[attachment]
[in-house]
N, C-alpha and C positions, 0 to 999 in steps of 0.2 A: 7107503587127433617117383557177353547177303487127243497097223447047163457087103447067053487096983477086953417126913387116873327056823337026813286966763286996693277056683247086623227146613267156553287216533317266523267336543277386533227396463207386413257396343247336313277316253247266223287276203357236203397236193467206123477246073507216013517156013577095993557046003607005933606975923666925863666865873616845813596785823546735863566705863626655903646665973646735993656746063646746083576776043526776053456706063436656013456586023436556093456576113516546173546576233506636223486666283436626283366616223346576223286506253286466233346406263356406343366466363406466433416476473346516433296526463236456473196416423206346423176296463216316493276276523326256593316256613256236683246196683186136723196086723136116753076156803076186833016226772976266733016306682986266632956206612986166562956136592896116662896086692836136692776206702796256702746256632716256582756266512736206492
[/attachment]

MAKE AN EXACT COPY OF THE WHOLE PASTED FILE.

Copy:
[in-house]
N, C-alpha and C positions, 0 to 999 in steps of 0.2 A: 7107503587127433617117383557177353547177303487127243497097223447047163457087103447067053487096983477086953417126913387116873327056823337026813286966763286996693277056683247086623227146613267156553287216533317266523267336543277386533227396463207386413257396343247336313277316253247266223287276203357236203397236193467206123477246073507216013517156013577095993557046003607005933606975923666925863666865873616845813596785823546735863566705863626655903646665973646735993656746063646746083576776043526776053456706063436656013456586023436556093456576113516546173546576233506636223486666283436626283366616223346576223286506253286466233346406263356406343366466363406466433416476473346516433296526463236456473196416423206346423176296463216316493276276523326256593316256613256236683246196683186136723196086723136116753076156803076186833016226772976266733016306682986266632956206612986166562956136592896116662896086692836136692776206702796256702746256632716256582756266512736206492